Why web application firewalls make sense in a service-oriented world

When architects begin designing their organizational SOA one of the first tasks they need to undertake is to discover and document myriad services that can be shared across applications. While many architects are aware of - and even address - the need for common identity services, most still overlook application security as one of the logical sets of common code that can be abstracted into a service and shared for optimal reuse and efficiency. This makes very little sense from a SOA perspective, as these services are often more obviously a fit for a shared service than many pieces of logic that will become services across the organization.

Web application firewalls (WAFs) are inherently service-oriented; offloading shared security services such as threat defense into a single, reusable service that is loosely coupled with the rest of the infrastructure.

While some types of security should remain in the service or application, implemented by developers, there are common, shared security services that make more sense to deploy in a single location in all environments but especially in an SOA. Preventing buffer overflow-based exploits and ensuring the validity of application data in terms of data integrity should be the responsibility of the service or application developer as these are often specific to the application and not necessarily common across all applications.

But the prevention of SQL and command injection attacks, addressing the possibility of cookie and schema poisoning, and stopping cross site scripting (XSS) attacks are common to all applications and services and therefore should be abstracted into shared services and preferably hosted at the edge of the network.  

WAFs provide service-oriented threat defense against a wide variety of attack vectors including application, web, and database specific exploits. WAFs also align perfectly with the goals of SOA in all three core categories: agility, reuse, and risk mitigation.


WAFs are, in general, loosely coupled with the services they are protecting. Upgrading or changing the security services therefore does not adversely affect protected services. This is not true when security is hard-coded into the application, because changes to the code that provide the security necessarily requires that not only the affected service be retested and redeployed but all dependent services to ensure no adverse effects.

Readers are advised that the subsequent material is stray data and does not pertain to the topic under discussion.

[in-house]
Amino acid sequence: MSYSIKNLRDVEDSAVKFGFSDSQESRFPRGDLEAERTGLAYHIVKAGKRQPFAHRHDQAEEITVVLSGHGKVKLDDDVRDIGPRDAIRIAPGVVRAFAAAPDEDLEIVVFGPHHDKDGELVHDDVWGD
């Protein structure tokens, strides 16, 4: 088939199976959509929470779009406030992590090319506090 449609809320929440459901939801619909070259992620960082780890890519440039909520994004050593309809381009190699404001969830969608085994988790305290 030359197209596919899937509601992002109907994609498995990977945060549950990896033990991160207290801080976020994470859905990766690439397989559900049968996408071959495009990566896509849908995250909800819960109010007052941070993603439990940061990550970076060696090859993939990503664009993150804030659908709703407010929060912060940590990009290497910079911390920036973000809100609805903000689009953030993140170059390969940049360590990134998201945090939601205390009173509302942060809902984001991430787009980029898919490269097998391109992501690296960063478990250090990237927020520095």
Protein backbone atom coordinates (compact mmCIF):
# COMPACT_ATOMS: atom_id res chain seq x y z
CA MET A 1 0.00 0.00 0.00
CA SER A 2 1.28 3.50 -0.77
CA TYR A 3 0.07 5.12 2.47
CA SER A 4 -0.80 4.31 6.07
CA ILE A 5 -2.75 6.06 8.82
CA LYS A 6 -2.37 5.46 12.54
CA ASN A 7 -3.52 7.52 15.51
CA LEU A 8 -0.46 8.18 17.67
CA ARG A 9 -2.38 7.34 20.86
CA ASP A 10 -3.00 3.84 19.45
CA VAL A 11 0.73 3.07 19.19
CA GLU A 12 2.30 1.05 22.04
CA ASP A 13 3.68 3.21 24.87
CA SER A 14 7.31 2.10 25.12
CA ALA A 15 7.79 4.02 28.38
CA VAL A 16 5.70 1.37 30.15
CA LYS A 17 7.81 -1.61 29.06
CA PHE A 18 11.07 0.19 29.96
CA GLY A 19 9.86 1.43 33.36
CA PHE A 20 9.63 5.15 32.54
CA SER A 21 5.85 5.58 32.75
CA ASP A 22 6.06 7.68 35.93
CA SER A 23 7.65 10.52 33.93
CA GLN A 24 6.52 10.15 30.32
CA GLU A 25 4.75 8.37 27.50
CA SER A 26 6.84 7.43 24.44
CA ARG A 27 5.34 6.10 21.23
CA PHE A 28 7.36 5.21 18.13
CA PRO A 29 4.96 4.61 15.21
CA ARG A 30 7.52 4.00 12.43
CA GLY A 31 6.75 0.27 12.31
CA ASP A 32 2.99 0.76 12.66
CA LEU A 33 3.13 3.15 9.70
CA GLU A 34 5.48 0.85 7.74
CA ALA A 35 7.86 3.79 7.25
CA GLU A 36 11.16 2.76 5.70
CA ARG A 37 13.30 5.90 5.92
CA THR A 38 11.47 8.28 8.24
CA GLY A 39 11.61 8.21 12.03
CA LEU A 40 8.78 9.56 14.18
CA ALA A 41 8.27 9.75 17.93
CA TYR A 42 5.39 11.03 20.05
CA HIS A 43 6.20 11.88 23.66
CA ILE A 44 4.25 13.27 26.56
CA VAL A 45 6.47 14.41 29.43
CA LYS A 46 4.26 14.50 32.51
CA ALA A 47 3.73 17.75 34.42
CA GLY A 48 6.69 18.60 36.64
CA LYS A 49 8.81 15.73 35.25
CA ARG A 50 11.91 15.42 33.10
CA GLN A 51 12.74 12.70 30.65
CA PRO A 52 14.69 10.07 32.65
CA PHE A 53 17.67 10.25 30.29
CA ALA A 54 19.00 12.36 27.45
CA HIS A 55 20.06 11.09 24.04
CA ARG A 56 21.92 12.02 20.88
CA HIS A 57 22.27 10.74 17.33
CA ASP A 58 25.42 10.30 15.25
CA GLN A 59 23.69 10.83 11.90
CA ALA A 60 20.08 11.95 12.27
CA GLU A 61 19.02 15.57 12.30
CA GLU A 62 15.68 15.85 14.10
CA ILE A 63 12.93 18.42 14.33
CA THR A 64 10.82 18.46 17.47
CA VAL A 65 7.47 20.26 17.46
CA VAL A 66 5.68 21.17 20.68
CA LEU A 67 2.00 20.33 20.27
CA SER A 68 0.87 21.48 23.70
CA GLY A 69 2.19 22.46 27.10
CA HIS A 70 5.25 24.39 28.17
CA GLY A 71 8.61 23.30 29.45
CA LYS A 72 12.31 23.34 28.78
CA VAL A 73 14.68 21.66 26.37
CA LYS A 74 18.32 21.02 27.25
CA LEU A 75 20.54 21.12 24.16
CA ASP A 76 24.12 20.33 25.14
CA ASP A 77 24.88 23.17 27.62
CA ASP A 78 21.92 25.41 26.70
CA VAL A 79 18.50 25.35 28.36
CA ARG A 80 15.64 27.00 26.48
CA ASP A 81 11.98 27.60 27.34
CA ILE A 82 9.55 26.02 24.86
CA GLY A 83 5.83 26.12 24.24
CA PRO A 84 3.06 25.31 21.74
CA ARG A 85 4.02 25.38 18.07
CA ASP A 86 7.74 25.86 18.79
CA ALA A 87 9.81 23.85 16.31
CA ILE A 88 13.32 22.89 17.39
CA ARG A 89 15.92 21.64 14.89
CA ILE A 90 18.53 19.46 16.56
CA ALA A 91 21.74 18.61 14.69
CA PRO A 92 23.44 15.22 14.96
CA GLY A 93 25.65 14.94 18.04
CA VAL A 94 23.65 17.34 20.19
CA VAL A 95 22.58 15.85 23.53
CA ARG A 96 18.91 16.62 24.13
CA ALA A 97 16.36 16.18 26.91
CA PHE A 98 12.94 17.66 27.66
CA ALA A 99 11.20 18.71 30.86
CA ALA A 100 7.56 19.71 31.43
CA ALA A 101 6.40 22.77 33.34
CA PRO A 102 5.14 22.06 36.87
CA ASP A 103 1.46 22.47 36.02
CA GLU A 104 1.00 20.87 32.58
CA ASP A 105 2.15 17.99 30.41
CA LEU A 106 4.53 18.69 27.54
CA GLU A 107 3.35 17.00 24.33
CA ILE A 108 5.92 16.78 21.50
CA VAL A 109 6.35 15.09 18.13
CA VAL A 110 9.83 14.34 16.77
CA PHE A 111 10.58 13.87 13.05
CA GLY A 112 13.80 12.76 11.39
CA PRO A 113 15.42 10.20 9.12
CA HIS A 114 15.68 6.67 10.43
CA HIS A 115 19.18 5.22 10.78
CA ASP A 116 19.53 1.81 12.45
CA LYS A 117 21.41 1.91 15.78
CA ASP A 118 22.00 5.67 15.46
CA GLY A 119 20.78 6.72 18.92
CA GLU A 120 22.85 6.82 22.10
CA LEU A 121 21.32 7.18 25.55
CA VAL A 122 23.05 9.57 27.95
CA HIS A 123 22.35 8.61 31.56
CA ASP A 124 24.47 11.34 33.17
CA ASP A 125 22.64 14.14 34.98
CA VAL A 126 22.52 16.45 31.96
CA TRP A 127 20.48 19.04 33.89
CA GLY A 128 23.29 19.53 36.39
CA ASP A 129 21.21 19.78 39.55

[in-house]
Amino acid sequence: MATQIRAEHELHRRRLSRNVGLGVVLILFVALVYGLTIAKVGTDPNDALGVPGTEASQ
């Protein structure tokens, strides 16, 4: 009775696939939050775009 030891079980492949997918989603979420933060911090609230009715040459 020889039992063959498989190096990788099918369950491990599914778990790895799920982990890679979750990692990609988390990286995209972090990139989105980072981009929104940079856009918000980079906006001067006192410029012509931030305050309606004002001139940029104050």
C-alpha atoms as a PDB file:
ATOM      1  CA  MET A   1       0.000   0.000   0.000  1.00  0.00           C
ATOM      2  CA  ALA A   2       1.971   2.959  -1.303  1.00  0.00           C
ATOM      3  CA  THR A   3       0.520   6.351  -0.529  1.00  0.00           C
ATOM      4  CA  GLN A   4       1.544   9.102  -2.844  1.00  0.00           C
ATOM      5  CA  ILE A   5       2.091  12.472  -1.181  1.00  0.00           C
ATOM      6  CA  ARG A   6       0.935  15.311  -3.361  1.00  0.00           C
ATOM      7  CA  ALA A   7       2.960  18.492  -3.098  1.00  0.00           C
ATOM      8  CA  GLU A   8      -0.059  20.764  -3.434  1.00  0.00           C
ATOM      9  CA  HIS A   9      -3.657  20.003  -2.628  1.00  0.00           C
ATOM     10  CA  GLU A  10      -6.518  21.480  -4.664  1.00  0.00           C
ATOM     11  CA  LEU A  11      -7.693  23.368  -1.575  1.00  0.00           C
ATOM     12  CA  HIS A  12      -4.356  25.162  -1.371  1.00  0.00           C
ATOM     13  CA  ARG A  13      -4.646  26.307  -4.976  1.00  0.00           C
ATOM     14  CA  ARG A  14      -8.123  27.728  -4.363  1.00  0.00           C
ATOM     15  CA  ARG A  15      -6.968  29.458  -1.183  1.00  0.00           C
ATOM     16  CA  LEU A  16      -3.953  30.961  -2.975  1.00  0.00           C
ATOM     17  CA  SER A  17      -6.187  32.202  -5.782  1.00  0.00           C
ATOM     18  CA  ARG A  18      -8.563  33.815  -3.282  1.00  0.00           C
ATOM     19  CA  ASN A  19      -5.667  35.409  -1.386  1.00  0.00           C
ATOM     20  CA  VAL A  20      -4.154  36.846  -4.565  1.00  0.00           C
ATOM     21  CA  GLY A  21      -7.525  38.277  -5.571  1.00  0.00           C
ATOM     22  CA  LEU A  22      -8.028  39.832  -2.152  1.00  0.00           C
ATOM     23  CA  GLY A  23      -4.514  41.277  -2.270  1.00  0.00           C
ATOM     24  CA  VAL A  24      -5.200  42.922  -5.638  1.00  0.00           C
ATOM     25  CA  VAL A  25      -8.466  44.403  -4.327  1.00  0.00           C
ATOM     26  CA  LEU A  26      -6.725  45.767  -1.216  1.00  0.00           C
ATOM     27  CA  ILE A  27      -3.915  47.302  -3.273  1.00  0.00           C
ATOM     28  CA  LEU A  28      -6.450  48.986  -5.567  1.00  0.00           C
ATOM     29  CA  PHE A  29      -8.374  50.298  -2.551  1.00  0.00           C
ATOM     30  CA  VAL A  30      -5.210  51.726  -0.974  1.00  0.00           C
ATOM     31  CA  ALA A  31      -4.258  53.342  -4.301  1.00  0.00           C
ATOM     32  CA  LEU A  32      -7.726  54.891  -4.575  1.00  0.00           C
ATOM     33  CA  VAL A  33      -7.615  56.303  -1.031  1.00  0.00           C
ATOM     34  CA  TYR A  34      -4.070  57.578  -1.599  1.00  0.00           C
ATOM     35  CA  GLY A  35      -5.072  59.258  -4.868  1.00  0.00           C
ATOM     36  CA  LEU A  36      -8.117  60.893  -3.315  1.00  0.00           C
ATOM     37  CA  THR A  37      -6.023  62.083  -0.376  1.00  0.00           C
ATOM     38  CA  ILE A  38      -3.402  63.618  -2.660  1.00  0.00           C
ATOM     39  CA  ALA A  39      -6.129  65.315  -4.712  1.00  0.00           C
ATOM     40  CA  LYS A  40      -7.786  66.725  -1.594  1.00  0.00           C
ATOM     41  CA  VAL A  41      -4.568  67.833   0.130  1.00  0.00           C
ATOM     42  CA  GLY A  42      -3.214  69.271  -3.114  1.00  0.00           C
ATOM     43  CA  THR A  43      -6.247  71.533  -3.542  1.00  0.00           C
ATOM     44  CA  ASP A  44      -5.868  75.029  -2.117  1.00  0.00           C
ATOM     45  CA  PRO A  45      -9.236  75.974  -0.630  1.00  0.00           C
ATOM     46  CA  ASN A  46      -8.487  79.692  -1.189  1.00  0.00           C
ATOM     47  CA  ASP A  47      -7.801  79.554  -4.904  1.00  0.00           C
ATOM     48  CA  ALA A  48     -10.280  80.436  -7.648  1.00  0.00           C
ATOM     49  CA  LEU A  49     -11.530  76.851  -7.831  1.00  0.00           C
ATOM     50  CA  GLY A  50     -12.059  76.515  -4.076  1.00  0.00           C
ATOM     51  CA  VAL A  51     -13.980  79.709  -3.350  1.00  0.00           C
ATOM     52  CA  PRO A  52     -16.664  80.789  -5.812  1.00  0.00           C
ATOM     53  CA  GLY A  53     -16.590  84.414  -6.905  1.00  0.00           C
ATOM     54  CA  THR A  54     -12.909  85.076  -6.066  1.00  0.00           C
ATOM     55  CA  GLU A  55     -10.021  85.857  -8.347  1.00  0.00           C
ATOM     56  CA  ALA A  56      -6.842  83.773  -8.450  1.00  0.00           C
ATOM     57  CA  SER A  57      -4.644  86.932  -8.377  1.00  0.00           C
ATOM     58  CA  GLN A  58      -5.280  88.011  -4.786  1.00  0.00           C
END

WAFs are also, in general, loosely coupled themselves. While many rely on signature databases across a number of areas, these databases can be updated at any time without requiring changes to the WAF interface presented to the client.

WAFs are also agile in their extensibility. By providing administrators with the capability to utilize regular expressions and pattern matching techniques to dynamically extend the threat defense capabilities they remove the need to make changes to the code as would be necessary if security is implemented within each service. The ability to extend security in a shared service reduces the time to push out security responses to new threats and decreases the overall cost of addressing new vulnerabilities as they appear.


Many of the security services provided by WAFs would need to be duplicated if deployed in each service requiring defense. Scanning for SQL injection or malicious data, for example, would certainly be required in every service if it was not provided by a centralized, WAF service. By using a WAF to provide this and other threat defense services you reduce the time and effort required to update shared code that would otherwise by required.

Mitigating Risk

While both centralized and distributed models of threat defense mitigate risk by attempting to detect and prevent attacks, doing so at the edge of the network using a WAF has added advantages not only in the security arena but also in performance management. Given the inherent compute intense nature of processing SOA and XML-related data, it makes sense to prevent invalid requests from reaching services and tying up resources only to be rejected by the service. Rejecting malicious requests at the edge keeps services available to process valid requests and increases performance in general by reducing the load on services.

WAFs are a natural fit for providing Security as a Service within the enterprise; as a platform for providing threat defense services as a first-class citizen of the organizational SOA ecosystem. Service-enabling security where it makes sense - signature scanning, SQL and command injection scanning, cookie and schema poisoning, and cross-site scripting prevention - should be part of your SOA discovery and design.

If it's not, then you're missing out on the opportunity to provide better security for all services as well as increasing the overall performance and security of your SOA infrastructure.

Imbibing: Coffee

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